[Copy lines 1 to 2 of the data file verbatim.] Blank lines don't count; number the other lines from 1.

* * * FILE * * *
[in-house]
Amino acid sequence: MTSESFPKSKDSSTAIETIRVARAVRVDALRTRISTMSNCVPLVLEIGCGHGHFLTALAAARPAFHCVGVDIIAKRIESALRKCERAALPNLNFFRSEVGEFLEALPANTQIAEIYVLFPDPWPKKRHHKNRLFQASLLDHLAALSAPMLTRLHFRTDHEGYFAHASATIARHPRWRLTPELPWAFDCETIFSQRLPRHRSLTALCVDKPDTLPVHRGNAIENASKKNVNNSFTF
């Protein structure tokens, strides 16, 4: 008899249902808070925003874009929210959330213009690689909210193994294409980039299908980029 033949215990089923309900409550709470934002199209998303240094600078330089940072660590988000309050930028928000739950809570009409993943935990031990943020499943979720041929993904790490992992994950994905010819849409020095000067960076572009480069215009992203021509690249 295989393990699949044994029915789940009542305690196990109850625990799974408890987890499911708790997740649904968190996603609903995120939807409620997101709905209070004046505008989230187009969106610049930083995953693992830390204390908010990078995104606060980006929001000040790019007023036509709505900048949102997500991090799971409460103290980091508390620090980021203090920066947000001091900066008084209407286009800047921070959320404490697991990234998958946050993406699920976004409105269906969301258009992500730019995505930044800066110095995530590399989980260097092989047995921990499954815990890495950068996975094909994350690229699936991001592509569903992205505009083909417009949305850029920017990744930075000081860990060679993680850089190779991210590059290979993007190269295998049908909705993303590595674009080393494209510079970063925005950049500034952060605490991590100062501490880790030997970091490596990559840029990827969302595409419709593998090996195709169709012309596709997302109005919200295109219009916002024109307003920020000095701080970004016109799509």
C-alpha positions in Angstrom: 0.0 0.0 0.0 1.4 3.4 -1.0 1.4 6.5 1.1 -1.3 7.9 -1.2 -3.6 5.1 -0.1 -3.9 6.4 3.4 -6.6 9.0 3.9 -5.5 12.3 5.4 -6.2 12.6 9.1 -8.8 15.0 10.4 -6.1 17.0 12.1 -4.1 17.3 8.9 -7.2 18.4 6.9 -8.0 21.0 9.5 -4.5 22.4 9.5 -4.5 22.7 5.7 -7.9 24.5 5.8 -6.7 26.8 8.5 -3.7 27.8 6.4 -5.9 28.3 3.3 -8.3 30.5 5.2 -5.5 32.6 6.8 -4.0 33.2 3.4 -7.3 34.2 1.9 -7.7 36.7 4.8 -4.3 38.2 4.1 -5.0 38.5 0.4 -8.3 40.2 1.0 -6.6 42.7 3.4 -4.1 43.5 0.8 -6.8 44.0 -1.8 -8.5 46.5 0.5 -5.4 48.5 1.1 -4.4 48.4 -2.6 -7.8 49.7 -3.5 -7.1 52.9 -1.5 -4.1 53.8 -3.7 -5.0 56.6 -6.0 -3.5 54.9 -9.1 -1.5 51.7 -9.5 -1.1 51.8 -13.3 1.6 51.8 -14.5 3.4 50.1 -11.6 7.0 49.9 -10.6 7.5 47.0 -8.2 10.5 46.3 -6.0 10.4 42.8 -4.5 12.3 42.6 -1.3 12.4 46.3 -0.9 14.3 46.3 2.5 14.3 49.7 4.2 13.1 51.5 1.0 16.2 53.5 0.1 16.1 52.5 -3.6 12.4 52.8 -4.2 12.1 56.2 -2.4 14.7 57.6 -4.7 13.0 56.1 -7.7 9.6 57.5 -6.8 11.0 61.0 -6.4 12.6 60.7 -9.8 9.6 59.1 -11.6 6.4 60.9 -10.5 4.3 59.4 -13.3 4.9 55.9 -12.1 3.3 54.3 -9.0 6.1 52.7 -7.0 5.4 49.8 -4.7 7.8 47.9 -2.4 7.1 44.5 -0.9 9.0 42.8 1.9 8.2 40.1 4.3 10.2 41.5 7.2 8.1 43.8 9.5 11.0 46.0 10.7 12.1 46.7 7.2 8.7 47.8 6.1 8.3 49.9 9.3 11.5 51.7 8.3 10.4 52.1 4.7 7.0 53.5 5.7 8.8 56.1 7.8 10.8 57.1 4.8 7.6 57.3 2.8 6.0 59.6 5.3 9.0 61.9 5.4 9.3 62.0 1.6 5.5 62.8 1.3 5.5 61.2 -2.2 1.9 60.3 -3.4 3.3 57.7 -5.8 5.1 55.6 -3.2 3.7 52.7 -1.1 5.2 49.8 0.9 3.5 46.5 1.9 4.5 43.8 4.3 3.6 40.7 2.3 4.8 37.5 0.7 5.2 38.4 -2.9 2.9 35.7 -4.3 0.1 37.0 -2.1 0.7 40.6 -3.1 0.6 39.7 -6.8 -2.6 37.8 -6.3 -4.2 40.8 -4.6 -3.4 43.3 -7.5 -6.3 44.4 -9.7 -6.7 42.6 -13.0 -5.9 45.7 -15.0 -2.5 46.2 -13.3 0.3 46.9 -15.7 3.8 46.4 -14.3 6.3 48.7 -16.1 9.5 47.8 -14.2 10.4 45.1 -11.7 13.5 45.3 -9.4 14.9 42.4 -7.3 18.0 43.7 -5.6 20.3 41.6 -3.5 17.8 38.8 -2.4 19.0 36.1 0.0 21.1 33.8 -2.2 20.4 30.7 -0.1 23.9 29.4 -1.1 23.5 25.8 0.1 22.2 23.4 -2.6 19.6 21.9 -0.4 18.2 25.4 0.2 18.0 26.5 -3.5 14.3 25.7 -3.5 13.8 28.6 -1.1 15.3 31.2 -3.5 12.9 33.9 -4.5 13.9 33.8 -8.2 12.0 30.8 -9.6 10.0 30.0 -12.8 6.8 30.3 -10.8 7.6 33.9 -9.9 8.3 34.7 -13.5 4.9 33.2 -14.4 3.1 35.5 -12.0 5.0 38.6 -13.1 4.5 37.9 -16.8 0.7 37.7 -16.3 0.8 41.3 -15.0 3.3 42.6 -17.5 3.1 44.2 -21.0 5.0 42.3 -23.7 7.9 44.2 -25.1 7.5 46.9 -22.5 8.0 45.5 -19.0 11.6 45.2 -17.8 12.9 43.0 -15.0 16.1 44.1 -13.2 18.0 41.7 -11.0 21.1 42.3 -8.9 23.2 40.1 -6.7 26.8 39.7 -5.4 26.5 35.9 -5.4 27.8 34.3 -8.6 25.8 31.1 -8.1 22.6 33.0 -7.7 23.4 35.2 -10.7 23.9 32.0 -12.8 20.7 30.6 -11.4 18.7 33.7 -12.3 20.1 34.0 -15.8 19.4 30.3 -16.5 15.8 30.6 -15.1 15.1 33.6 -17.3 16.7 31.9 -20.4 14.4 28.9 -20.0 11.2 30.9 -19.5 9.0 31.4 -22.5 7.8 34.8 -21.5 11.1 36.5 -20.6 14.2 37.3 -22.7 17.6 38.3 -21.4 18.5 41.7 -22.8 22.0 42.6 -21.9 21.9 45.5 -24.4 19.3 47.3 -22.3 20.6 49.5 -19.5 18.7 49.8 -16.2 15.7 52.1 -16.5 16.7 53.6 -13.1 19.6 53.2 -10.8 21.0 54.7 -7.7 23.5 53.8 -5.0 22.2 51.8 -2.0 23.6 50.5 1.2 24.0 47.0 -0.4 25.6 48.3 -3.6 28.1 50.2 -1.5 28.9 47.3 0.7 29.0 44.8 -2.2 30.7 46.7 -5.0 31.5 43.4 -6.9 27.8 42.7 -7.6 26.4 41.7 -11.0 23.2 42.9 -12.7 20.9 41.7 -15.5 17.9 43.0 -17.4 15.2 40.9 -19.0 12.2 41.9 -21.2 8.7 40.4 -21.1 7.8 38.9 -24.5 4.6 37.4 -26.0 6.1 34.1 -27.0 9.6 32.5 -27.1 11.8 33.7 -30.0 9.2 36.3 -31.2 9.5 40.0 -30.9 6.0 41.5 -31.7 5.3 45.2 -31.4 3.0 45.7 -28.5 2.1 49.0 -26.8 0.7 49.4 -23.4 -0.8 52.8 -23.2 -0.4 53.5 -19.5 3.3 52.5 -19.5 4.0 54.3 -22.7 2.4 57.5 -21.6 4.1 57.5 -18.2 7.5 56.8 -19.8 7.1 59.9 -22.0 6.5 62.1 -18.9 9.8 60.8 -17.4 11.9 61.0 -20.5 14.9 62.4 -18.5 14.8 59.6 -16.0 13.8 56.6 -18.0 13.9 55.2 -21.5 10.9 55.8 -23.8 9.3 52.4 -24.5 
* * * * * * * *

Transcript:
[in-house]
Amino acid sequence: MTSESFPKSKDSSTAIETIRVARAVRVDALRTRISTMSNCVPLVLEIGCGHGHFLTALAAARPAFHCVGVDIIAKRIESALRKCERAALPNLNFFRSEVGEFLEALPANTQIAEIYVLFPDPWPKKRHHKNRLFQASLLDHLAALSAPMLTRLHFRTDHEGYFAHASATIARHPRWRLTPELPWAFDCETIFSQRLPRHRSLTALCVDKPDTLPVHRGNAIENASKKNVNNSFTF